Imagine a young girl of 12 walking to school wearing the pretty hair band her mother gave her because “she’s a pretty princess” only to consistently have to look down while walking simply because couple of guys on the streets keep calling out and saying “smile, pretty girl” or “hi, sexy.” Most of these guys are in groups and most of them are definitely waaaay older. 

How do you think a young girl would feel growing up in a society that normalizes that kind of behavior? Worse still, when she comes home and complains to mommy, her mom has to tell her that she shouldn’t talk back because they could be dangerous (which, is also, probably true). 

(5) Victim-blaming propagates the fear of speaking out against harassment

Notice how most women have to be told to “restrain” themselves from calling out against abuse? Often, several women often have to keep themselves in check instead of blatantly putting down their harassers because “he’s not worth it.”

Apparently, women have to consistently keep in their anger and frustration against being subjected to harassment because it is “disrespectful”, as if the harasser even considered respecting the victim in the first place. 

Confused? You see, women, for a long time, have had to endure forms of harassment that has somehow become normalized. 

At a young age, a girl has to undergo through the conflict of wanting to look pretty and wear nice clothes but at the risk of going out and getting cat called for doing so. 

When that young girl grows up, she’s conditioned to believe that simply talking back against these cat callers is dangerous and bad. On the other hand, some of the people who don’t know any better would quip about how she should feel flattered about being cat called because that means she’s “attractive”. Like, really? That’s supposed to be a compliment? 

Evidently, the cat calls are misogynistic but they are normalized to the point that those subjected to it have to feel bad for feeling bad about it.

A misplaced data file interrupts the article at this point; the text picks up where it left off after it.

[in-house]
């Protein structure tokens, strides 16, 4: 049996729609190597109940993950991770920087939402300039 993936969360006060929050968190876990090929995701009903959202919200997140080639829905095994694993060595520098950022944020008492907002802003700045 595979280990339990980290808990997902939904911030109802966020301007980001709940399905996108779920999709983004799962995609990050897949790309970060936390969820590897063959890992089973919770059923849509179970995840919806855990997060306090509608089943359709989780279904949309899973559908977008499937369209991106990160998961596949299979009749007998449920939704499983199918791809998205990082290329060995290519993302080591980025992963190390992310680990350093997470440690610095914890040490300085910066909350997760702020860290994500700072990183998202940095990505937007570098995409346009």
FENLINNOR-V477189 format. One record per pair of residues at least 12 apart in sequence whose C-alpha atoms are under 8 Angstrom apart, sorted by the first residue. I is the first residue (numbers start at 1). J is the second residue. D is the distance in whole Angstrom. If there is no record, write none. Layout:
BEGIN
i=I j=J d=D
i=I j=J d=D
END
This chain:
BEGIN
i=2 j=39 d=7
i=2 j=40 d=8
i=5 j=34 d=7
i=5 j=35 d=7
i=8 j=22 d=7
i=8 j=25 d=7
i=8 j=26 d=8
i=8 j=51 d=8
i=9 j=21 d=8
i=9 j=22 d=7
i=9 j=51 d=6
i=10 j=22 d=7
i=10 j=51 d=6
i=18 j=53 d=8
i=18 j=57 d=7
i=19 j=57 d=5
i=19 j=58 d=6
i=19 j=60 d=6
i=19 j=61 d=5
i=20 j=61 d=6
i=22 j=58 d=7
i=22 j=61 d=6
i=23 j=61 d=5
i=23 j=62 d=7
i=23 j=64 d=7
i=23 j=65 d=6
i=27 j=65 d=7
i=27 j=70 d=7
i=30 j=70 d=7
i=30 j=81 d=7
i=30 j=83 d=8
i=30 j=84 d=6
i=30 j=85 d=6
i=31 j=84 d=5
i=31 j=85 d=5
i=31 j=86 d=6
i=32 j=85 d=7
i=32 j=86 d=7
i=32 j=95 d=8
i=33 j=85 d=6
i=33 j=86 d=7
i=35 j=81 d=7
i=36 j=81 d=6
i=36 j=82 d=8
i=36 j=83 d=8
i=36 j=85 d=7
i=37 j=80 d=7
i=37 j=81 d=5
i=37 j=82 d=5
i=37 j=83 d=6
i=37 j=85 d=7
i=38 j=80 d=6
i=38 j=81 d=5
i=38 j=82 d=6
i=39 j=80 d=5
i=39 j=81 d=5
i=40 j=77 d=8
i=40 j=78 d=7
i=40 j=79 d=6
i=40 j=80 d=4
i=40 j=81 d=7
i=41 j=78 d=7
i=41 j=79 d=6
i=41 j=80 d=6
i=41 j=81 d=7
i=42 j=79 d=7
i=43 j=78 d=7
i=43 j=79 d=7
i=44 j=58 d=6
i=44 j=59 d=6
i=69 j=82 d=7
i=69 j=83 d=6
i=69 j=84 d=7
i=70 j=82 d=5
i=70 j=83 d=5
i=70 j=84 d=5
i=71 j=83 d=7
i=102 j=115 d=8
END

This is also the kind of mindset that propagates the very same thinking that “what women wear is related to how women should be respected”, which, in itself is a very flawed concept. What you’re doing, dear cat callers/gropers/perverts, is to condescendingly normalize harassment and even justify it without consideration for all the harassment women have to go through.

And, it’s not just women. Even members of the LGBTQA community have, at one point or another in their lives, been subjected to harassments that are often normalized with statements like “you deserved it” or “you asked for it.” 

(6)  Arguing that a woman’s clothes is a cause for rape or harassment only propagates the victim-blaming logic entrenched in patriarchal societies. 

Once again, the victim is blamed for an act that could have and should have been avoided.The subject of the harassment is further harassed by judgments like “she probably asked for it” or “she provoked it.” 

Simply, there are just some animals (I wouldn’t call them men) who cannot control their urges and are willing to break socially accepted rules of conduct just to satisfy their lust. We call them perverts and/or sex offenders. 

That doesn’t mean, however, that all men are. 

To nurture this kind of thinking is to encourage young girls to consistently fear men because they will never know who, among these men (be they ‘educated professionals’ or not), would potentially molest or harass them. 

To nurture this kind of mindset is to downgrade the rest of the men as lustful animals driven only by sex. 

To nurture this kind of thinking is to make more women feel like objects subjected only to the desires of these animals (not men) because, apparently, even the clothes we wear have to be subjected to approval otherwise we’d all be labeled as ‘open for harassment’.